New diabetes drugs do not tackle root causes of obesity, experts warn
The promise of breakthrough drugs to help people lose weight must not be used as an excuse to avoid tackling the root causes of obesity, experts have warned, as concerns grow over a scramble for the slimming jabs.
According to recent figures, the proportion of adults in England who are obese rose from 14.9% to 28% between 1993 and 2019, while NHS England data reveals that in 2019-20 there were 10,780 hospital admissions directly attributable to obesity.
With many finding keeping weight off through diet and exercise challenging, excitement is growing around diabetes drugs that have been found to help people lose large amounts of weight by mimicking hormones that help people feel full after consuming food.
One study involving the drug tirzepatide, alongside lifestyle changes, revealed participants had lost as much as 20% of their body weight in a 72-week trial.
But experts say that while the dramatic impact of such drugs is welcome, there are concerns it could detract from taking action to prevent obesity in the first place.
“Unhealthy food is the biggest cause of death and disability in the whole world,” said Graham MacGregor, a professor of cardiovascular medicine at the Wolfson Institute of Population Health in London.
“The question is, what are you going to do about it? Are you going to let the food industry go on feeding us this rubbish and promoting it … and then give drugs to try and stop the effects of all this unhealthy food? Or are you going to try and stop the food industry doing this?”
MacGregor said the growing number of people with high blood pressure as a result of eating too much salt, and high LDL cholesterol as a result of eating too much saturated fat, had led to a rise in prescriptions for blood pressure tablets and statins.
“I would think it’s also inevitable these [diabetes] drugs will be [similarly] widely used, because if you’re obese, it’s almost impossible to lose weight,” he said. But, he said: “It would be so much better to prevent this in the first the place.”
While the UK’s National Institute for Health and Care Excellence (Nice) has already approved the use of two diabetes drugs, liraglutide (brand name Saxenda) and the more effective semaglutide (Wegovy), for certain groups of people with obesity, there are hurdles to their use.
Experts say more work is needed around safety and side effects, and the drugs have drawbacks, including that they are expensive and can be administered only by injection.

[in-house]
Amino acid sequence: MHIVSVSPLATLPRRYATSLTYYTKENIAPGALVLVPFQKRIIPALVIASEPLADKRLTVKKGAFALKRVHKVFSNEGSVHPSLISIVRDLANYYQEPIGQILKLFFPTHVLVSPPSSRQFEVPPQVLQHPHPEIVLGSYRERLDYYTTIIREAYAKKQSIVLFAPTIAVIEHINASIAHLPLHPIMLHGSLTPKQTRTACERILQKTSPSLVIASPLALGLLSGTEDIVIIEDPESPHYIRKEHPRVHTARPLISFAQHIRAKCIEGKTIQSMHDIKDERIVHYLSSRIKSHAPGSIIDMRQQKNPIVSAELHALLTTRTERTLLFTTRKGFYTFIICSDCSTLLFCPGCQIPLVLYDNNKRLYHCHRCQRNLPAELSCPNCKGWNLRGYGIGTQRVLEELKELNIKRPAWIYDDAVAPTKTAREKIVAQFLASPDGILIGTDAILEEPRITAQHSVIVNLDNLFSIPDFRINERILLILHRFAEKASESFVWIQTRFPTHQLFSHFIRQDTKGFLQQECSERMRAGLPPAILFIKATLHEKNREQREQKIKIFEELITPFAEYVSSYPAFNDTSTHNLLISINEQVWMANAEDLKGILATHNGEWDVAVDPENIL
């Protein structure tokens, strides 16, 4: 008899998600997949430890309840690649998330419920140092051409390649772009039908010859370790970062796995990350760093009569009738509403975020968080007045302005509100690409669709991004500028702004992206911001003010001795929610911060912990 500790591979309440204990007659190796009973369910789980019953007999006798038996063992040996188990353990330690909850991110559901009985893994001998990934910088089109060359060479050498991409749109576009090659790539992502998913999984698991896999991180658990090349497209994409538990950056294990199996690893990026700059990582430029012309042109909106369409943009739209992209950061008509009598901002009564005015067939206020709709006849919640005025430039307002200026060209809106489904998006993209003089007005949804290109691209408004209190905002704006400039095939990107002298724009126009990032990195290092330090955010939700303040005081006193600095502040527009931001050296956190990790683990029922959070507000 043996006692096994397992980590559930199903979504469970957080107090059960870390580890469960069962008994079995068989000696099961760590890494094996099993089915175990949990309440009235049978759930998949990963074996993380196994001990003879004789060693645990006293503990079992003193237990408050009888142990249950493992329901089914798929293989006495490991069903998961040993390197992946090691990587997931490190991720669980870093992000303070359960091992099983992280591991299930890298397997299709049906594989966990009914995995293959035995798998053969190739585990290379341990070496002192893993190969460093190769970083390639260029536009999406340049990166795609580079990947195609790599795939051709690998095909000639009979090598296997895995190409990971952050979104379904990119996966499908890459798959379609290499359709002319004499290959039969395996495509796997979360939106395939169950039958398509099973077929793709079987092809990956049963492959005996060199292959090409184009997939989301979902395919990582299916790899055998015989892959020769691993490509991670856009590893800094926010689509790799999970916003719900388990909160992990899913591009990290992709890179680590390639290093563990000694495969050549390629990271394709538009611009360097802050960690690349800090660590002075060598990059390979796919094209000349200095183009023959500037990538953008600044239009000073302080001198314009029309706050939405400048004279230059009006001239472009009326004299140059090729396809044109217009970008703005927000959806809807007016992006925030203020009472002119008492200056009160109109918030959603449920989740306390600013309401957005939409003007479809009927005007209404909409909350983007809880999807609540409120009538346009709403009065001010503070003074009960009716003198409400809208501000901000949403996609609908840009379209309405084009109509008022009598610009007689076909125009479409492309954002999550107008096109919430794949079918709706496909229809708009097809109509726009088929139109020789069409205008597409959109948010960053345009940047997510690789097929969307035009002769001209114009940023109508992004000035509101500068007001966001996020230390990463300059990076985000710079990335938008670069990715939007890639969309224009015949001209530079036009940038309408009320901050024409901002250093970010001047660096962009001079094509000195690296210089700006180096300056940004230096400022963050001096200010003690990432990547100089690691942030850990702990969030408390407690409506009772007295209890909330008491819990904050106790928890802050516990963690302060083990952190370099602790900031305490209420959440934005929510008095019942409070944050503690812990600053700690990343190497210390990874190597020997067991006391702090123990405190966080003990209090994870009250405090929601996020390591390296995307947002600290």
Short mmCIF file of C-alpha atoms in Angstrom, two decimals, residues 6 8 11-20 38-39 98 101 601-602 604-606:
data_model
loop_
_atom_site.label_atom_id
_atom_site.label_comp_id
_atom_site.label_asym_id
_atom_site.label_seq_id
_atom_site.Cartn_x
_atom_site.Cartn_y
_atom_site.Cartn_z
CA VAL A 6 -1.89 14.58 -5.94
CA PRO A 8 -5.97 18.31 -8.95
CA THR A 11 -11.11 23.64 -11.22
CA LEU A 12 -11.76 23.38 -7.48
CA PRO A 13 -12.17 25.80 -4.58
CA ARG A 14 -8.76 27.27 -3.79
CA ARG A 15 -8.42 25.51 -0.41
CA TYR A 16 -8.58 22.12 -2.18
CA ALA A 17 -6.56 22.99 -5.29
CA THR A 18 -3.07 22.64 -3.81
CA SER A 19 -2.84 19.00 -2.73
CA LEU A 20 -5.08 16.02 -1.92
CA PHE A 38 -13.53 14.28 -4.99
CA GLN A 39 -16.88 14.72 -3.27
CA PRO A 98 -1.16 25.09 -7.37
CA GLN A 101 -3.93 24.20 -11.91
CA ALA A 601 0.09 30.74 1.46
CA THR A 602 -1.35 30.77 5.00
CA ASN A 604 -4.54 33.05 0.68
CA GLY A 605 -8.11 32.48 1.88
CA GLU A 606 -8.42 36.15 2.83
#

Natasha Devon, a body image and mental health campaigner, said the arrival of the drugs would not help alleviate the already problematic pressure on people who are obese.
“Public health messaging has been really appalling on [obesity] because it’s become ‘lose weight by any means and that will automatically make you healthier’ – and that simply isn’t the case and it leads to a lot of issues around body image and eating disorders,” she said. “When we’re focusing on what we can change, it should be how we treat our bodies, as opposed to how our bodies look.”
Devon also questioned whether psychological support and help to change habits would be available for people given the weight loss drugs. “I really hope that we don’t get to a place like we’ve got to with antidepressants where it’s just a very surface-level [solution],” she said.
The company that produces the drugs, Novo Nordisk, has yet to provide stocks of Wegovy to the NHS. Novo Nordisk also produces the Ozempic brand of semaglutide, which – while only licensed for diabetes – can be bought through online pharmacies or private healthcare providers.
Shortages of the drug led the Department of Health and Social Care to warn doctors in September that no new prescriptions of Ozempic should be issued until full supplies becsme available, raising concerns that those buying it privately for weight loss could be jeopardising the availability of the drug for patients with diabetes.
A spokesperson for the company said: “While Novo Nordisk acknowledges that all licensed prescribers have the choice to prescribe treatments outside of their intended purpose, or approved parameters of use, Novo Nordisk does not endorse this in any way.”
A Department of Health and Social Care spokesperson said the government was taking a multifaceted approach to tackling obesity. “We recently announced £20m to trial new obesity treatments and technologies to help save the NHS billions, and remain committed to introducing restrictions banning adverts on TV for foods and drinks high in fat, salt, or sugar before 9pm, as well as paid-for adverts online,” they said.
While 2022 saw the introduction of controversial calorie labelling for food sold in large businesses and regulations on the placement of promotions for foods high in fat, salt or sugar in large retail settings, the government has delayed bans on adverts for such foods before 9pm, as well as “buy one, get one free” deals on junk food until 2025.
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Dr Simon Cork, a senior lecturer in physiology at Anglia Ruskin University, said policy changes matter. “You can’t really help the fact that you’re going to get obese to a large extent, because we live in this environment where food is available 24/7 and great swathes of the population maybe don’t have the funds to be able to pay for the healthiest foods,” he said.
“I do think these drugs are a really, really important weapon in the armoury to tackle the obesity crisis. But I think you have to use it in conjunction with changing the whole environment in which we live.”